and no subordination of any one sect or denomination to another shall ever be established by law.

It is true that the Commonwealth still aids churches or religious societies of every sect and denomination by a general exemption from taxation of their property (see R. L., c. 12, § 5, cl. 7); but I am constrained to conclude that in respect of particular religious societies or churches an appropriation of public moneys raised by taxation for their benefit would be unconstitutional and void, for the reason that such appropriation would not be for a public body, but for an association of individuals (see Kingman v. Brockton, 153 Mass. 255), and might be objectionable for the reason that it effected a subordination of one sect or denomination to another, contrary to the final provision of article XI. of the Amendments to the Constitution of the Commonwealth hereinbefore referred to.

In the case of schools, so far as such schools fall within the limits of the system of education required to be established and maintained by the cities and towns of the Commonwealth the rule seems to be equally well established and definite. Article XVIII. of the Amendments to the Constitution is as follows:

All moneys raised by taxation in the towns and cities for the support of public schools, and all moneys which may be appropriated by the state for the support of common schools, shall be applied to, and expended in, no other schools than those which are conducted according to law, under the order and superintendence of the authorities of the town or city in which the money is to be expended; and such money shall never be appropriated to any religious sect for the maintenance, exclusively, of its own school.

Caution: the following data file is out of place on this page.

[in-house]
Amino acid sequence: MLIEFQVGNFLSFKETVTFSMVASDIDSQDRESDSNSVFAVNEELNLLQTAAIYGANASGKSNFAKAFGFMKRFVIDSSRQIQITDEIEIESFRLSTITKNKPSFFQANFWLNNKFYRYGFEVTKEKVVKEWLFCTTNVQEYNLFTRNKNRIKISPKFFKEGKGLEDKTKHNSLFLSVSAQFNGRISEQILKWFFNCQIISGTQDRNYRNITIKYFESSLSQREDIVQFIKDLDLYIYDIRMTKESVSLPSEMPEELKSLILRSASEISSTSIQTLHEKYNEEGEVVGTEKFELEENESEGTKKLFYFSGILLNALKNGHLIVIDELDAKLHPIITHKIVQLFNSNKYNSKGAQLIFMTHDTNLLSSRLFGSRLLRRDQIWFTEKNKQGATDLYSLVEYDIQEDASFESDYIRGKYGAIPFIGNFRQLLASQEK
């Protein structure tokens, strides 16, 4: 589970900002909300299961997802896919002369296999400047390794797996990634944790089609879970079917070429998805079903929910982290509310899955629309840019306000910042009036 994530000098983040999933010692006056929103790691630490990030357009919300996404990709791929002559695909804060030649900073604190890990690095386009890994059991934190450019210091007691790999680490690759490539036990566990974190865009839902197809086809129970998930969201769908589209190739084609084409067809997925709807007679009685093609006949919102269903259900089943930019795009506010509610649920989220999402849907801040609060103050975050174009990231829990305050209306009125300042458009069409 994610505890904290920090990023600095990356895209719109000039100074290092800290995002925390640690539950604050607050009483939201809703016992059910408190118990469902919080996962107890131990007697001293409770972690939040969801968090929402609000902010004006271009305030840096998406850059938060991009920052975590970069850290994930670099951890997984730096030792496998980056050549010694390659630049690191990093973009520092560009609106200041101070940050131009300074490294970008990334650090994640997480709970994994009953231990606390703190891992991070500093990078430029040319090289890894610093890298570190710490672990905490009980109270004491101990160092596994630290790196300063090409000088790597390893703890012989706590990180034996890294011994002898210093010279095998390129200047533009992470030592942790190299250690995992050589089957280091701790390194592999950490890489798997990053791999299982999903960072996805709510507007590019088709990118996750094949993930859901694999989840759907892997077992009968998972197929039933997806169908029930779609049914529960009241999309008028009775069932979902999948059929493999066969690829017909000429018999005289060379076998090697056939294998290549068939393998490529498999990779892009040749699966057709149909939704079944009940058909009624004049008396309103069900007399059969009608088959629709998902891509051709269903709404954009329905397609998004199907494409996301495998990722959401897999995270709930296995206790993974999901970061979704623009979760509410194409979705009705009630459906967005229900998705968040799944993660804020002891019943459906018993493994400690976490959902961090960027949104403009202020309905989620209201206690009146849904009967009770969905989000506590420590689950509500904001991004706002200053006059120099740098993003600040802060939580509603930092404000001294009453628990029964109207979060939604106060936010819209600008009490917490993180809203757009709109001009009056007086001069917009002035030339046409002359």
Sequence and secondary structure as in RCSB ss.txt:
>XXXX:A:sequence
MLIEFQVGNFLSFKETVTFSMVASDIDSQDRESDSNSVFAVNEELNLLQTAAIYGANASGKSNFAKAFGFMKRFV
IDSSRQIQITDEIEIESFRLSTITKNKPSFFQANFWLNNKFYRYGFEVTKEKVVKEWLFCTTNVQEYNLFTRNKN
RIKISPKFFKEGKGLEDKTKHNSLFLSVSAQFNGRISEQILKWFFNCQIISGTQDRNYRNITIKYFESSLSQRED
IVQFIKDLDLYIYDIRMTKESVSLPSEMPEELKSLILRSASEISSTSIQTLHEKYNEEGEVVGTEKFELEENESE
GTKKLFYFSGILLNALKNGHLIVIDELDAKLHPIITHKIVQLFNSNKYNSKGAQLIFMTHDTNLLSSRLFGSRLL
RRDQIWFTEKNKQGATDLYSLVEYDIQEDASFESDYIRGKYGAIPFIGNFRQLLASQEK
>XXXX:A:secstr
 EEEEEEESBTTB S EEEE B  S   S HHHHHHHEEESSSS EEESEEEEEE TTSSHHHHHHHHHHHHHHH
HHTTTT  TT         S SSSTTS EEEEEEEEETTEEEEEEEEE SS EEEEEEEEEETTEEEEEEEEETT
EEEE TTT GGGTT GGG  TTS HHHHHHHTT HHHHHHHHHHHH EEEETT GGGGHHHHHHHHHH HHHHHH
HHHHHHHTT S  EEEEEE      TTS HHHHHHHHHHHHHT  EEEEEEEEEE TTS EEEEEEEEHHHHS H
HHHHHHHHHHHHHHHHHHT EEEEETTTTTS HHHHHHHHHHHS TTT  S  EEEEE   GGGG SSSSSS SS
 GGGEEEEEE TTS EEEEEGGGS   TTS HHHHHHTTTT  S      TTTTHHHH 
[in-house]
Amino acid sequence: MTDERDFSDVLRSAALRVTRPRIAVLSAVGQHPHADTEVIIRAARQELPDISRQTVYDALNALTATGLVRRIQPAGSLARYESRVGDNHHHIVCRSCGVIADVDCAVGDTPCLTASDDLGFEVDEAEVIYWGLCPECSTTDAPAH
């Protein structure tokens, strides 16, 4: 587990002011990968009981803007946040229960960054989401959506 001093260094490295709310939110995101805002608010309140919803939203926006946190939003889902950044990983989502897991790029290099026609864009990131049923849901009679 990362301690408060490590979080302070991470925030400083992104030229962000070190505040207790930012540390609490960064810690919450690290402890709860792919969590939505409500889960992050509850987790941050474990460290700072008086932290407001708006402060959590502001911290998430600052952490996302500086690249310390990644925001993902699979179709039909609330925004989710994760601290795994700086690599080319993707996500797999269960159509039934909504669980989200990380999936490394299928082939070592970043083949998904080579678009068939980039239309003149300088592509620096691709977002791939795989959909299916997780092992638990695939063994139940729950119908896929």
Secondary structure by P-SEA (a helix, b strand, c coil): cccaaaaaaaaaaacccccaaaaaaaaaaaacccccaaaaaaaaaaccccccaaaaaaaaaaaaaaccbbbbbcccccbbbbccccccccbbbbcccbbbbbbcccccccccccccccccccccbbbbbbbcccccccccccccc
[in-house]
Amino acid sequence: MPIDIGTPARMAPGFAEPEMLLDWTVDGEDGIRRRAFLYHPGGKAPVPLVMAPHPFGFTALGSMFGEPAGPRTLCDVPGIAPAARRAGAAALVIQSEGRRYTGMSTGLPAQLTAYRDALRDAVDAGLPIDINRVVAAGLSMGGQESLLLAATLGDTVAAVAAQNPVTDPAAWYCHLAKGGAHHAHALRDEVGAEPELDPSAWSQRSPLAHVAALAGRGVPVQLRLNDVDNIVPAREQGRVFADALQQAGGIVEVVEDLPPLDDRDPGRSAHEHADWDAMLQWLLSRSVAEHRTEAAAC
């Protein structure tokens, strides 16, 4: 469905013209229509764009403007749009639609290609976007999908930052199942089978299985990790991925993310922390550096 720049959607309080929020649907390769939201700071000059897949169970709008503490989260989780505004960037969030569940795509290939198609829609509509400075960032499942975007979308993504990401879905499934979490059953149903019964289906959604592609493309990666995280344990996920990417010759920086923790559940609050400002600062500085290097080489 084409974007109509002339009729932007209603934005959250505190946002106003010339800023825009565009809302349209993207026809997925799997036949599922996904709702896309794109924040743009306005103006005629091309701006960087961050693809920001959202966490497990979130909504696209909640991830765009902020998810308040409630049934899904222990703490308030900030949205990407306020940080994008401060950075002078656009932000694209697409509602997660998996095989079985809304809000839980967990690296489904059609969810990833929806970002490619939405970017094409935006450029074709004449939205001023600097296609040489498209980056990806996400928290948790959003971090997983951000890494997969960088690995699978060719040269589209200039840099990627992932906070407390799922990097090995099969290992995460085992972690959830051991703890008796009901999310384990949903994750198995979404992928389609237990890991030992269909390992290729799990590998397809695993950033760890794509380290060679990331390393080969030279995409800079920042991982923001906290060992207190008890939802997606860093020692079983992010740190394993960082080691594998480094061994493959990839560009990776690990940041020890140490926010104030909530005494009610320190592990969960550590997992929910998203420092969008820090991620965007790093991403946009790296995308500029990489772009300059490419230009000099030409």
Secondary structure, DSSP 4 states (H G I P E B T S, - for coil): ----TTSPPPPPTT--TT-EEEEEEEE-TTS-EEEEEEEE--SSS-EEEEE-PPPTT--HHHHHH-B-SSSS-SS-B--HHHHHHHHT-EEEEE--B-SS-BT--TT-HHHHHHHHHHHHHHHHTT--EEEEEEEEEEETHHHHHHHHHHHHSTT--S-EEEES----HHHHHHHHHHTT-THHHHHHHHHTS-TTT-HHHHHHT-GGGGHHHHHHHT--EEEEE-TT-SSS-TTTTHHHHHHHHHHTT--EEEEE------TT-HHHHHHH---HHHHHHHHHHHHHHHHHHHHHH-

The terms "public schools" and "common schools," as used in this amendment, have been repeatedly defined. So in Jenkins v. Andover, 103 Mass. 94, 99, the court said:

These are the schools to which the eighteenth article applies, schools which towns are required to maintain, or authorized to maintain, though not required to do so, as a part of our system of common education, and which are open and free to all the children and youth of the towns in which they are situated, who are of proper age or qualifications to attend